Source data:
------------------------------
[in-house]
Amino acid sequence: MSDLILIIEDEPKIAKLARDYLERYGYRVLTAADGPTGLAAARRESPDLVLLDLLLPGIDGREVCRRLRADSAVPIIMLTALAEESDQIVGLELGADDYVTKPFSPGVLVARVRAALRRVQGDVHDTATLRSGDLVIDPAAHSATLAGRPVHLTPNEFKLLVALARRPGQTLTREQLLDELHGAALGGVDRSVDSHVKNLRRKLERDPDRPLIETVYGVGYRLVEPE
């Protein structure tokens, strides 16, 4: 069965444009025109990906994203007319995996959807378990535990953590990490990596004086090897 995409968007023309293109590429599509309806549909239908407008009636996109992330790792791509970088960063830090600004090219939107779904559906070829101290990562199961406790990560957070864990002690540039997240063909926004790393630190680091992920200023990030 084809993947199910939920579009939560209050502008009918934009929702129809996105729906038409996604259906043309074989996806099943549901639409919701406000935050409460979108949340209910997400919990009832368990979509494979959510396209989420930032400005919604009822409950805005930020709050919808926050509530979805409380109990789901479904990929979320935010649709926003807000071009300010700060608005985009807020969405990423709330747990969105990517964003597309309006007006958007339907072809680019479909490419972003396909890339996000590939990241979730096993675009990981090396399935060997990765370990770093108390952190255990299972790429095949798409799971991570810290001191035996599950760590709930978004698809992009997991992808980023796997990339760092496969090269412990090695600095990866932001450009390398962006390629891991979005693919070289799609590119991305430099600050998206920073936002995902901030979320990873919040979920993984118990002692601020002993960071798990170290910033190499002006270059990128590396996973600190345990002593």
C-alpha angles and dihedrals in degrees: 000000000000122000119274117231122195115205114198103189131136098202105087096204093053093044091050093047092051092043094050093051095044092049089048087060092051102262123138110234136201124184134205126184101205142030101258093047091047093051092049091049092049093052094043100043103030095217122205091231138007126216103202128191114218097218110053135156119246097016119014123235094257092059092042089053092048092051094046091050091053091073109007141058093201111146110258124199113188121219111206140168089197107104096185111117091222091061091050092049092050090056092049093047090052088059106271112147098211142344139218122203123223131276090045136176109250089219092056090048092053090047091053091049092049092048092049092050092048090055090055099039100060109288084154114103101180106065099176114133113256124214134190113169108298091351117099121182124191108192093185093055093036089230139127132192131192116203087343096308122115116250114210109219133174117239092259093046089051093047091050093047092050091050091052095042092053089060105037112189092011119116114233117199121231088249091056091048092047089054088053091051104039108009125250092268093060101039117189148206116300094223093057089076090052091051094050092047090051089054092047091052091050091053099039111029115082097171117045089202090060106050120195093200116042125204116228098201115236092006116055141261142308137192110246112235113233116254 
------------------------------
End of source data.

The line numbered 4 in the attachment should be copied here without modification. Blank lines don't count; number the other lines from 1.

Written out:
C-alpha angles and dihedrals in degrees: 000000000000122000119274117231122195115205114198103189131136098202105087096204093053093044091050093047092051092043094050093051095044092049089048087060092051102262123138110234136201124184134205126184101205142030101258093047091047093051092049091049092049093052094043100043103030095217122205091231138007126216103202128191114218097218110053135156119246097016119014123235094257092059092042089053092048092051094046091050091053091073109007141058093201111146110258124199113188121219111206140168089197107104096185111117091222091061091050092049092050090056092049093047090052088059106271112147098211142344139218122203123223131276090045136176109250089219092056090048092053090047091053091049092049092048092049092050092048090055090055099039100060109288084154114103101180106065099176114133113256124214134190113169108298091351117099121182124191108192093185093055093036089230139127132192131192116203087343096308122115116250114210109219133174117239092259093046089051093047091050093047092050091050091052095042092053089060105037112189092011119116114233117199121231088249091056091048092047089054088053091051104039108009125250092268093060101039117189148206116300094223093057089076090052091051094050092047090051089054092047091052091050091053099039111029115082097171117045089202090060106050120195093200116042125204116228098201115236092006116055141261142308137192110246112235113233116254 